Working mums welcome flexible working extension

Gillian Nissim, founder of, welcomes news that the Government is to extend the right to request flexible working.

The news that there is to be an extension of the right to request flexible working to parents with children up to the age of 12 is very welcome. The challenges of combining work and family life don’t suddenly disappear when a child reaches 6 and in fact can become more complex. This extension of rights will certainly help a great many parents continue to successfully manage the logistics of combining work with family life, meaning they can spend more time with their children, fulfilling their parental responsibility and providing care for their families. It will go a long way to help addressing issues around childcare whilst also ensuring employers continue to benefit from the many years of experience and skills and talents that working parents bring to the work place.

In my experience and as founder of, a thriving jobsite and community for professional women looking for flexible, part-time, office and home-based job opportunities, there are many employers out there not only willing to offer flexible working but who also see the benefits that working parents bring to their job. These benefits include the ability to multi-task, finely honed communication and negotiation skills, good time-management skills, loyalty and commitment.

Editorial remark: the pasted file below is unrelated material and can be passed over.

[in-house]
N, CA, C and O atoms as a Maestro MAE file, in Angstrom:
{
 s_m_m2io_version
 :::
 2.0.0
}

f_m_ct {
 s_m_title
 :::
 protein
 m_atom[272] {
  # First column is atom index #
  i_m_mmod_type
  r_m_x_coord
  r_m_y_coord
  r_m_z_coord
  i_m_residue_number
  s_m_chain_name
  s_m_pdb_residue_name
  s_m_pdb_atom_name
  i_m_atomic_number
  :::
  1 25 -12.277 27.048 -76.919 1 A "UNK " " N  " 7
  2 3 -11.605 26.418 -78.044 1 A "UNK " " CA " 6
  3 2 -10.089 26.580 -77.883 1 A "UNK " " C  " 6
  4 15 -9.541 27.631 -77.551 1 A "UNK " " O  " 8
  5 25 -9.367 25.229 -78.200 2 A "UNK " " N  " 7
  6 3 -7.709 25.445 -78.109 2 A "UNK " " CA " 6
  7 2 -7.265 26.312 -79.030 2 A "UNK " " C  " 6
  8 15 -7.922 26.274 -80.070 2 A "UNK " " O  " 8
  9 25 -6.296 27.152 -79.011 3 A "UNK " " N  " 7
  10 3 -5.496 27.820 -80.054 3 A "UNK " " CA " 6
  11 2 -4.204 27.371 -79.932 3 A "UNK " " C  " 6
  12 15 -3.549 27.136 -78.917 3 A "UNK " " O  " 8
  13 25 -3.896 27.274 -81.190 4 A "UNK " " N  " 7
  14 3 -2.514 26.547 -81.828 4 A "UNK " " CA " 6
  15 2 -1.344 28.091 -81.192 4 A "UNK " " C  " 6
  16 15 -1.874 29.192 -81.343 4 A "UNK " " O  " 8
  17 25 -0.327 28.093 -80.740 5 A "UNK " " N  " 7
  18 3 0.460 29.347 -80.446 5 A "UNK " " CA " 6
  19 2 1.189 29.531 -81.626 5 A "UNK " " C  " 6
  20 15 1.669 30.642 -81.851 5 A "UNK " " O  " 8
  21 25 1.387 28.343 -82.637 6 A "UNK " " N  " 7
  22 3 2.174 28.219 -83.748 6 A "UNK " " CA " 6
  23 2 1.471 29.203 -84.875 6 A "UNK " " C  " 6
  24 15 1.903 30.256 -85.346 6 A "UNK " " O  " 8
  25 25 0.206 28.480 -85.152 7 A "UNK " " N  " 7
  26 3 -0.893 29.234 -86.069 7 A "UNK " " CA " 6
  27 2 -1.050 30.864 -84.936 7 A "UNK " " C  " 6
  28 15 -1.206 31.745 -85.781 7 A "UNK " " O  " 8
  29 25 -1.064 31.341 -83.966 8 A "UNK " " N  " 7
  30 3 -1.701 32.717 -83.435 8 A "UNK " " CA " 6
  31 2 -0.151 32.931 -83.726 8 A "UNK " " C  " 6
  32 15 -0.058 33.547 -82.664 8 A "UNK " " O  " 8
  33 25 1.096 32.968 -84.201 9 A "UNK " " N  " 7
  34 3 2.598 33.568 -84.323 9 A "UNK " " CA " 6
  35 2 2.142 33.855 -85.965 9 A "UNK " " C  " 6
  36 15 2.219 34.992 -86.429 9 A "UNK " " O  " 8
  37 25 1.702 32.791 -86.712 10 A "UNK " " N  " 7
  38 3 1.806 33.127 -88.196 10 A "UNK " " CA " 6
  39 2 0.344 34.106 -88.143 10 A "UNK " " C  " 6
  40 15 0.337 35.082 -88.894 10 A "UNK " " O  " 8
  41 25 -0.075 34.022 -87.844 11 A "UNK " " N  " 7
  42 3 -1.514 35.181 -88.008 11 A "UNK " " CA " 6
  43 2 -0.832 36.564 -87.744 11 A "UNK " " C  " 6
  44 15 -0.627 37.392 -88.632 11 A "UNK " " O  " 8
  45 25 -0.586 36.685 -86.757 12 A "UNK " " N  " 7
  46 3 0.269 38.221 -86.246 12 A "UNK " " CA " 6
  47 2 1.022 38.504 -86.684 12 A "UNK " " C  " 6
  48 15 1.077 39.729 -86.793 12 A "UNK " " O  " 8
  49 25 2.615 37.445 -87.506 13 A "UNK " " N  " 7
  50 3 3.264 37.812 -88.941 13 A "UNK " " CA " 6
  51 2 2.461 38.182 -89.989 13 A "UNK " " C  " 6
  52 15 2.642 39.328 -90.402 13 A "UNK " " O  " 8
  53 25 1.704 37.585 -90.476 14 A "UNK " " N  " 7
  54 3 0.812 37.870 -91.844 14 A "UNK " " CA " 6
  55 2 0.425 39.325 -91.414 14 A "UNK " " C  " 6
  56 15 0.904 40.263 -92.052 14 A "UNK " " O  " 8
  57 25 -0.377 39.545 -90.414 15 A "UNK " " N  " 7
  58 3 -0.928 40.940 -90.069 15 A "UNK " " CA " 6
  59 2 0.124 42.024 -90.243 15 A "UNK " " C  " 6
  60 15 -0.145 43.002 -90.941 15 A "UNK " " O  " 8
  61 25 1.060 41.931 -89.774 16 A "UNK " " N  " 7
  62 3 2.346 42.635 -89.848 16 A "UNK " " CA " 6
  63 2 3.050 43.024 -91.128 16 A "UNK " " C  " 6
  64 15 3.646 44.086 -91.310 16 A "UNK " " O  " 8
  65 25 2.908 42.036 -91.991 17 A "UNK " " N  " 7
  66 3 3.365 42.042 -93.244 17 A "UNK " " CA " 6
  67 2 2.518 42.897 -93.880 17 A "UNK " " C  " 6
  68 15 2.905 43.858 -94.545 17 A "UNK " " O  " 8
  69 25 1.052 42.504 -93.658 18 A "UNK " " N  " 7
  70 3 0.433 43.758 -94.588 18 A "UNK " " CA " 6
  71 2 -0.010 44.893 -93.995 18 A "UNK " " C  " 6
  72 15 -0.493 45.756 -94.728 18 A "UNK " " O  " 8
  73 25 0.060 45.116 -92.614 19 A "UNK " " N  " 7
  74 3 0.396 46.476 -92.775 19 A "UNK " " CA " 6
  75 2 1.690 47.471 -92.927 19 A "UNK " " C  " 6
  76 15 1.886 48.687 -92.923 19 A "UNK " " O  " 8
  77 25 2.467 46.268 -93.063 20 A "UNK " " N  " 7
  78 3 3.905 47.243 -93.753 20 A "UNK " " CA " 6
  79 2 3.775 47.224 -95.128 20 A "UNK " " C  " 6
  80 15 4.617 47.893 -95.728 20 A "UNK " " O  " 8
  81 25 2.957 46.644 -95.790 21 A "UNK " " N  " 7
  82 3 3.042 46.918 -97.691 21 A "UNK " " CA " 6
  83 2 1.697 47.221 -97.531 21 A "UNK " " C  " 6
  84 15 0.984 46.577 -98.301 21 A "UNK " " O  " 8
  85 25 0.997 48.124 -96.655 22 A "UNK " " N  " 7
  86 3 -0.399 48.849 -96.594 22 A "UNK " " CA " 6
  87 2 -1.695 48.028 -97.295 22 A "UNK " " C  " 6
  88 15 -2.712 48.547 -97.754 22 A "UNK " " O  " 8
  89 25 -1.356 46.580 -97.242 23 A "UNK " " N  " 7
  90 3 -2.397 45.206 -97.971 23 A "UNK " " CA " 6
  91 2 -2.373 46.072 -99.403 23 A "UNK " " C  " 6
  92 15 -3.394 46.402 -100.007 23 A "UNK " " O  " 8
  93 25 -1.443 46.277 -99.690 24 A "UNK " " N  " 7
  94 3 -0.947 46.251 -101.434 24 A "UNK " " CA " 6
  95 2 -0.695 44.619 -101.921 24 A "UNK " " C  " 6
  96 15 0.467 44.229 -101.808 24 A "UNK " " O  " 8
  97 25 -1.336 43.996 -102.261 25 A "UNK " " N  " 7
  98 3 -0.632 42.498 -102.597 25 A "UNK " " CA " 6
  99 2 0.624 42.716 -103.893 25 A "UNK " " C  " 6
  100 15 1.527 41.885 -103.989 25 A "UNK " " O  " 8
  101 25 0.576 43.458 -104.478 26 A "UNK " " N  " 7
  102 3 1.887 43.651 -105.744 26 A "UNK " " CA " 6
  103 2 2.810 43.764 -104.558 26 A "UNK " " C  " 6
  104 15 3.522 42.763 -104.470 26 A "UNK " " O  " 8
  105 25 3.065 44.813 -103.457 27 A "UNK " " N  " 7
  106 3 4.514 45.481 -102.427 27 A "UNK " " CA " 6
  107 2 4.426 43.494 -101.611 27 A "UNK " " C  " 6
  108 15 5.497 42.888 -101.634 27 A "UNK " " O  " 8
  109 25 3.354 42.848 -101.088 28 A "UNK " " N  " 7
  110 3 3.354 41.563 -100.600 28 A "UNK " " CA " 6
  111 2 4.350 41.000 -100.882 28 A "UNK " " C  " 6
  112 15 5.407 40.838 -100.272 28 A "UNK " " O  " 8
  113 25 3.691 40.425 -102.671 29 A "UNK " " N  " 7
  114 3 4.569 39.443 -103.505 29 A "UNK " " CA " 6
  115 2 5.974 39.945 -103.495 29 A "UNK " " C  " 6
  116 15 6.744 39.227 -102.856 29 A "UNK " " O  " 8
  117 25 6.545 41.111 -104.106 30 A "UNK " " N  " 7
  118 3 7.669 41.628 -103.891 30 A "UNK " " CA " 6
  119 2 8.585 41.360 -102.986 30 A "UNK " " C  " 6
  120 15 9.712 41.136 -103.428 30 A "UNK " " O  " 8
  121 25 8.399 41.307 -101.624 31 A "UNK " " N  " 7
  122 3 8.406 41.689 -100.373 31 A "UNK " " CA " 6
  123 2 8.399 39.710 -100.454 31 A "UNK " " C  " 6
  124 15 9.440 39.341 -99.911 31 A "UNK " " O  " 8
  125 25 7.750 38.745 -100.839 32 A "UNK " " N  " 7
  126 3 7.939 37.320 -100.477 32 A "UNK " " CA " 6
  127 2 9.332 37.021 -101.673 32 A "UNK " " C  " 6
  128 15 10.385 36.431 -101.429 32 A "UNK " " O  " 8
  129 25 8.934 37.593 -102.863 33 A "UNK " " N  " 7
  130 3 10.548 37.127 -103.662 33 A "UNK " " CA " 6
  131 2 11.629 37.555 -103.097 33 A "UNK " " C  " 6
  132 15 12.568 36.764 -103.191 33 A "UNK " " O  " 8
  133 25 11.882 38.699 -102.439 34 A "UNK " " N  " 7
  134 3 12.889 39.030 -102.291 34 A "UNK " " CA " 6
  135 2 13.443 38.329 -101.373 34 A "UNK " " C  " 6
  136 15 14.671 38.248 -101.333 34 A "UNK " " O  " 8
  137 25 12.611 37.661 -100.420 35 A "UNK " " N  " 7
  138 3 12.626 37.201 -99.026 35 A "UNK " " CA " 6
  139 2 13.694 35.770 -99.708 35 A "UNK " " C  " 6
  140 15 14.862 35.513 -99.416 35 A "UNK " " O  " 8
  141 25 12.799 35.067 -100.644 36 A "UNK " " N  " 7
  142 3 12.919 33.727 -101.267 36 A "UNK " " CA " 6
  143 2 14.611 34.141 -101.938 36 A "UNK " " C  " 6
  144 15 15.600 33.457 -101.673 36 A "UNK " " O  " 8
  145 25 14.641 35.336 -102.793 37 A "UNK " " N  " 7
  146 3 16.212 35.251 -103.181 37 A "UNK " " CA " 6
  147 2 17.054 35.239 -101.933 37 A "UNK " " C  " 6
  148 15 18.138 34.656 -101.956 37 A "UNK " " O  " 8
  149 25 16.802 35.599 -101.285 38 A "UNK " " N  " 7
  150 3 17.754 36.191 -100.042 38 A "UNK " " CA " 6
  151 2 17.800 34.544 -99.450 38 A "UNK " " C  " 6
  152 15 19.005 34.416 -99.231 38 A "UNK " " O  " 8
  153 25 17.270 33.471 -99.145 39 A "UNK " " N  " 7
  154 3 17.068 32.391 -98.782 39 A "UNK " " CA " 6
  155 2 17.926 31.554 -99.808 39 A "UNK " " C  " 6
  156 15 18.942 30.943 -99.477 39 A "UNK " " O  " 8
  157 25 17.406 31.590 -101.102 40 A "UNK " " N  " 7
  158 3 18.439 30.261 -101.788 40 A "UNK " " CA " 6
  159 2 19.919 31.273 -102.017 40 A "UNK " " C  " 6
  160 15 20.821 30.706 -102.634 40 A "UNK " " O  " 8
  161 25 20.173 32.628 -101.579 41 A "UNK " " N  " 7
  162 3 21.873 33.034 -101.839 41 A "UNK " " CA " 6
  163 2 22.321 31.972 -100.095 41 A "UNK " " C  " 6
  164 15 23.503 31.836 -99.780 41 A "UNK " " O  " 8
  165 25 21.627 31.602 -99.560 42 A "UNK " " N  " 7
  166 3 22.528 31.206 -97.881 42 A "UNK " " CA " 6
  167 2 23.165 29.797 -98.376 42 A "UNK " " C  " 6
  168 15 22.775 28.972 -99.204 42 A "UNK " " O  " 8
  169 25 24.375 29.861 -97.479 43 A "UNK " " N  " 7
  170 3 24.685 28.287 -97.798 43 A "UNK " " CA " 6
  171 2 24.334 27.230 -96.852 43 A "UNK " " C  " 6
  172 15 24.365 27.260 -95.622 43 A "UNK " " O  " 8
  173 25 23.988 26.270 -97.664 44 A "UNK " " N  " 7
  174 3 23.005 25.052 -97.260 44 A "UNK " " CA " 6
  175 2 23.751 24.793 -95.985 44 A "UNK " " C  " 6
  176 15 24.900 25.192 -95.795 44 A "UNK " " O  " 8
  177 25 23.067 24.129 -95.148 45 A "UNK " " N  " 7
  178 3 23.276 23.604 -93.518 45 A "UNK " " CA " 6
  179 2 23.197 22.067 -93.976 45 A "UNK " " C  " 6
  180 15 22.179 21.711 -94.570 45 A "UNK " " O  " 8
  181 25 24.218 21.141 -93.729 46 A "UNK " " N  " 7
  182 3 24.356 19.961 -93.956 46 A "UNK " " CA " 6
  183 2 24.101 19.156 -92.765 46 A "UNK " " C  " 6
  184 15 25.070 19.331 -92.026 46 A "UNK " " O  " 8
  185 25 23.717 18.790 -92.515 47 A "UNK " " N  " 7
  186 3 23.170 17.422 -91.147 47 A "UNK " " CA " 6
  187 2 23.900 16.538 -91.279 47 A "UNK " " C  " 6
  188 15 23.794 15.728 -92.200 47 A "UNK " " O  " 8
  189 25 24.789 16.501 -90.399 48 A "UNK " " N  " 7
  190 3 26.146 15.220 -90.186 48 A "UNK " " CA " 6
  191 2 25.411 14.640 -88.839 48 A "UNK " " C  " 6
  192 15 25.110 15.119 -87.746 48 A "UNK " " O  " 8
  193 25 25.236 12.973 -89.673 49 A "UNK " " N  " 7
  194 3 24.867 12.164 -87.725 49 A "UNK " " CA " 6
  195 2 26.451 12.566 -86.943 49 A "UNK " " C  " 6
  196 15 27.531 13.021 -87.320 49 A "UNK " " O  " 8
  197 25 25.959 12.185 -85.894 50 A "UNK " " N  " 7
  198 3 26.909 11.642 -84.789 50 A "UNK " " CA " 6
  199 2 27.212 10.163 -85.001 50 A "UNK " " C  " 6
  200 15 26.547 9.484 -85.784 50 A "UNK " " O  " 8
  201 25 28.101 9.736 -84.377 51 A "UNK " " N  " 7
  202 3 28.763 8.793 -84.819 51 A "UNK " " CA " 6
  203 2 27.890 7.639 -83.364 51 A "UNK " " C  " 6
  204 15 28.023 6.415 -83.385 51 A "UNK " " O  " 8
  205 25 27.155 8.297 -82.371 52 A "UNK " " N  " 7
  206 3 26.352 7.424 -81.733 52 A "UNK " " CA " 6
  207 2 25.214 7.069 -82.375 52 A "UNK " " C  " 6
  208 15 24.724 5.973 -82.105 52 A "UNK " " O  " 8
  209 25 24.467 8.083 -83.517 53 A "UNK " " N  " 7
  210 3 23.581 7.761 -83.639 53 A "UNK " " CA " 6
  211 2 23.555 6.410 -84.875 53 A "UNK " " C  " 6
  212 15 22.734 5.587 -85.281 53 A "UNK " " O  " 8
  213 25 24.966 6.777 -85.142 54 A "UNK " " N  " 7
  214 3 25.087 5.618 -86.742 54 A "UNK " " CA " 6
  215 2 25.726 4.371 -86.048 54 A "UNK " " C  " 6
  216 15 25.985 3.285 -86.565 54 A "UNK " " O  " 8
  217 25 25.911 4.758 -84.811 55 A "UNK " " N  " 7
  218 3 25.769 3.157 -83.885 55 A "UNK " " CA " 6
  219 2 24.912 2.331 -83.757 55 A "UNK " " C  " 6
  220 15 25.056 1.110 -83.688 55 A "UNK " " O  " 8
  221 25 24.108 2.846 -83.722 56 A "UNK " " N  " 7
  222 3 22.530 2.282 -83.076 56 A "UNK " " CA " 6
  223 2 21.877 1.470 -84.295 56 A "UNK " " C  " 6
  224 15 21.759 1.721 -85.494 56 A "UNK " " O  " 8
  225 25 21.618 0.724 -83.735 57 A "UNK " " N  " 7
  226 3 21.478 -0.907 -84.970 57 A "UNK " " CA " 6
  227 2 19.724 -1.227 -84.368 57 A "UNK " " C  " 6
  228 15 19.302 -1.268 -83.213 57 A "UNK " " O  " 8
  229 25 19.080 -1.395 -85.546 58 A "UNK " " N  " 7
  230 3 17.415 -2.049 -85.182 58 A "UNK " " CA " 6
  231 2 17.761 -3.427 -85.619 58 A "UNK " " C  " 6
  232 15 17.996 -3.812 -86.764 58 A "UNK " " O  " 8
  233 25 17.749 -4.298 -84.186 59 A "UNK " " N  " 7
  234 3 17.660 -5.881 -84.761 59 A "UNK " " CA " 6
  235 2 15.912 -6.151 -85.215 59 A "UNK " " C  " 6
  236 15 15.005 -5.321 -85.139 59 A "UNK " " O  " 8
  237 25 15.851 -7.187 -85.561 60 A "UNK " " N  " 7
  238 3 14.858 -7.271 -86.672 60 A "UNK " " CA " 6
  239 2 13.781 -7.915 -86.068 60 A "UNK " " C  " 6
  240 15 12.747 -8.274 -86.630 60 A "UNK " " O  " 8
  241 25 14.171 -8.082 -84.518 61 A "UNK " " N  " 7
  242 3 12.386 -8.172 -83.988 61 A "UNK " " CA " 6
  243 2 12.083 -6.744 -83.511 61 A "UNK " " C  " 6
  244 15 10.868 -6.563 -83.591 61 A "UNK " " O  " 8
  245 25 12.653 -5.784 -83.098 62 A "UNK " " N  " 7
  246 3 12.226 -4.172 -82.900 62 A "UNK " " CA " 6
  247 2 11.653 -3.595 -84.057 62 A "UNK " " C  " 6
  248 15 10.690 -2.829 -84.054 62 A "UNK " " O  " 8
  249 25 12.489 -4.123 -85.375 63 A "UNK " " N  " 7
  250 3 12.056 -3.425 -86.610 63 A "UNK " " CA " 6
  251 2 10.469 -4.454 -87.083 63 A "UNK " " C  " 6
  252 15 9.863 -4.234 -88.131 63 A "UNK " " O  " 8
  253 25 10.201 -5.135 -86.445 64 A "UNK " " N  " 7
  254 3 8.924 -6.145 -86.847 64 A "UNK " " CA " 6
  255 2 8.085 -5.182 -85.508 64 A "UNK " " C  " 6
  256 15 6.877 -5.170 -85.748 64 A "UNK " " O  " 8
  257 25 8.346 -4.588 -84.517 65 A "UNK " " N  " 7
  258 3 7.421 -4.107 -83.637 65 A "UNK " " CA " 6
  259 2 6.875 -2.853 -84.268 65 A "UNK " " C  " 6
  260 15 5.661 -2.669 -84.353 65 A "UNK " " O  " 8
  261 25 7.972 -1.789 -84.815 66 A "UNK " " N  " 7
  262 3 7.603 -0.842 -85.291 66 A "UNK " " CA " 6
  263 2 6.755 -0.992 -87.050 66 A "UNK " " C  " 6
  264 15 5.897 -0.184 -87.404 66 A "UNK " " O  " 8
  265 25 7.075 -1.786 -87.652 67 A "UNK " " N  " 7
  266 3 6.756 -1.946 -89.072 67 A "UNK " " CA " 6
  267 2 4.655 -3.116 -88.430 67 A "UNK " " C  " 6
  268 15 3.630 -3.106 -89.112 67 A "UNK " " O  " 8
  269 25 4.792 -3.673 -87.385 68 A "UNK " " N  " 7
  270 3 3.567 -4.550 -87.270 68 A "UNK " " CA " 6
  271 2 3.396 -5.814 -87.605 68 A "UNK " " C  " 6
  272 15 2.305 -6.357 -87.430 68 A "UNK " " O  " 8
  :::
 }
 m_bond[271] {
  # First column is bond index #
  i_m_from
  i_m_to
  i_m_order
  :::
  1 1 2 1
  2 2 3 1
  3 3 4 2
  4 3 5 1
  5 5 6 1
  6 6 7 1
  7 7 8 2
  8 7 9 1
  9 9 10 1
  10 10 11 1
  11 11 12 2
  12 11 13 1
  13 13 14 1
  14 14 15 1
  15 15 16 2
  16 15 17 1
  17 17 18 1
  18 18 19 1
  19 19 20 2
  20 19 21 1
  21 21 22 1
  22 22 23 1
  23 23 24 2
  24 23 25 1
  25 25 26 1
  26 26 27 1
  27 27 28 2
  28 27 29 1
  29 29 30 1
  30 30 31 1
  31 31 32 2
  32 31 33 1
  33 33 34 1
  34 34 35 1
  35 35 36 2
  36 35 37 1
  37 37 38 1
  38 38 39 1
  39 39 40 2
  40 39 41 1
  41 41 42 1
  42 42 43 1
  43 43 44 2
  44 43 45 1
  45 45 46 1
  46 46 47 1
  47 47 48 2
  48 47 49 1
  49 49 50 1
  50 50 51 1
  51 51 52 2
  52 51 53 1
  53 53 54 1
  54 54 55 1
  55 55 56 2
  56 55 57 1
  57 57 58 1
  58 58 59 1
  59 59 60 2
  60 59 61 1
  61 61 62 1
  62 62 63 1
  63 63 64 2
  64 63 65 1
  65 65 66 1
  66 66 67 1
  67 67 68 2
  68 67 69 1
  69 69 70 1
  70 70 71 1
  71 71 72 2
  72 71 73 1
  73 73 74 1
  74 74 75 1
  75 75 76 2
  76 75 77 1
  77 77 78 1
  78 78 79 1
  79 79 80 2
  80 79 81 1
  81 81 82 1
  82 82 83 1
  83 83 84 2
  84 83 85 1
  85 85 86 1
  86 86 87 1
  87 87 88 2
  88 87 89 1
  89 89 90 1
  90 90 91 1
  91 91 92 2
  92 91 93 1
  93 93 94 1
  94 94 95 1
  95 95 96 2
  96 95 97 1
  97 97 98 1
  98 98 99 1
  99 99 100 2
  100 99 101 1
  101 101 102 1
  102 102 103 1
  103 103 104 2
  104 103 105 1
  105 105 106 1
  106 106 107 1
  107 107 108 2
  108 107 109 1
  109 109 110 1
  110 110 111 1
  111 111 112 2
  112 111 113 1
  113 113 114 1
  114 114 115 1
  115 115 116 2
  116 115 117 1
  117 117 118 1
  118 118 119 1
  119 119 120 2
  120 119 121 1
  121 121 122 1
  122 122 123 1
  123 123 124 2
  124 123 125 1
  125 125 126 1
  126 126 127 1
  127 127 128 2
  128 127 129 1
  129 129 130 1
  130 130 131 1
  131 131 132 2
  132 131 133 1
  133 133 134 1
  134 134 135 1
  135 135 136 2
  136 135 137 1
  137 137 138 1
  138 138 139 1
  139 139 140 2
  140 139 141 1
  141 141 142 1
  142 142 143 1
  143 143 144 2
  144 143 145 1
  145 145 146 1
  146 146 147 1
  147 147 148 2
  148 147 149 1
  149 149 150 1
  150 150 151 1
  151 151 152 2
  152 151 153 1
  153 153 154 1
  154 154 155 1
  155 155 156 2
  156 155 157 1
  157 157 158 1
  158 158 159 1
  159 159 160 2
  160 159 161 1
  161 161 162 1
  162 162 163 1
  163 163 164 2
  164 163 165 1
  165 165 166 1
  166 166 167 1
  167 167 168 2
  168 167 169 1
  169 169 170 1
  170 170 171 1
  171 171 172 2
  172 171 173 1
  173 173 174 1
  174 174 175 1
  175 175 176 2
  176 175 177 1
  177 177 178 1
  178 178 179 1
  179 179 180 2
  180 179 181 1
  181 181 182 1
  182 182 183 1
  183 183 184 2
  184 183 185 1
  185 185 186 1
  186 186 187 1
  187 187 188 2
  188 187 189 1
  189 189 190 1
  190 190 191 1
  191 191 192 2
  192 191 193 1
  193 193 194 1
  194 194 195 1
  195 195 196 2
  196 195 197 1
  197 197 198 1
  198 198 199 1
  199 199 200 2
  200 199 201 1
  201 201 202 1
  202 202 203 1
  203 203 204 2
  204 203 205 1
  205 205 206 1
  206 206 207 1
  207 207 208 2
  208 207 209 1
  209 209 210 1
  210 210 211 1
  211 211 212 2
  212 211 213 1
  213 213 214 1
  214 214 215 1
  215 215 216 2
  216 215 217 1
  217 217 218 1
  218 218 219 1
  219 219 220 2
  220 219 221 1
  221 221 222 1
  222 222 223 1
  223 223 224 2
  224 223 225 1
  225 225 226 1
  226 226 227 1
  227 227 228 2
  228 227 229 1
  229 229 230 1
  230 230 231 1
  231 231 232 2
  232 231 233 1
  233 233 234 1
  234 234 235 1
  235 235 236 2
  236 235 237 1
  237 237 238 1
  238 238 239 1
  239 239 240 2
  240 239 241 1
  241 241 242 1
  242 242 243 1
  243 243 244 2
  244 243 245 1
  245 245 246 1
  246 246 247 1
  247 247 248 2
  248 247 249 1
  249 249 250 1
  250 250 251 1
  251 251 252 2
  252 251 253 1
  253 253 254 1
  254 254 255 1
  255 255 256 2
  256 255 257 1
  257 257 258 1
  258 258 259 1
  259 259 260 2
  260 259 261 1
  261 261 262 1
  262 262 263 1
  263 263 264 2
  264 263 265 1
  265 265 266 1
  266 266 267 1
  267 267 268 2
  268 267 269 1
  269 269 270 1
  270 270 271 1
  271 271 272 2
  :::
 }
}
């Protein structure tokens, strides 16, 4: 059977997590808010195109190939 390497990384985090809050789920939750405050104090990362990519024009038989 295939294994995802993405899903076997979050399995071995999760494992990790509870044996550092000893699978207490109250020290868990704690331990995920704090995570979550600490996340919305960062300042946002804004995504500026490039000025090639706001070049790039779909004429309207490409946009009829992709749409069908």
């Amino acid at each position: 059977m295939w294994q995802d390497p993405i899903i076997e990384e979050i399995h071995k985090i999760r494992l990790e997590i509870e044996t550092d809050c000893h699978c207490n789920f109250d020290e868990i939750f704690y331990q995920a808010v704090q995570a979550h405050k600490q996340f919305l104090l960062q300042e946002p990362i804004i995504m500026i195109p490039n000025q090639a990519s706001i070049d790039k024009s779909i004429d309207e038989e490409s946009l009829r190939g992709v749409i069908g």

My advice to any parents who wish to request flexible working is to sit down and talk with their employer, putting forward a sound argument for why working flexibly will be positive for the company as well as for them along with well thought through suggestions for how it might work in practice. If they are still facing resistance, then the parents should seek advice – for example, we have a legal expert on the site who can answer queries, and professional bodies such as the Equality and Human Rights Commission, The Advisory, Conciliation and Arbitration Service (ACAS) and the Citizens Advice Bureau, all offer free advice.

We do a lot of work with professional women with children and the overriding sentiment is that they love their families and they love being mothers, but they are also professional women and work has always been a big part of their lives.

Gillian Nissim, founder,

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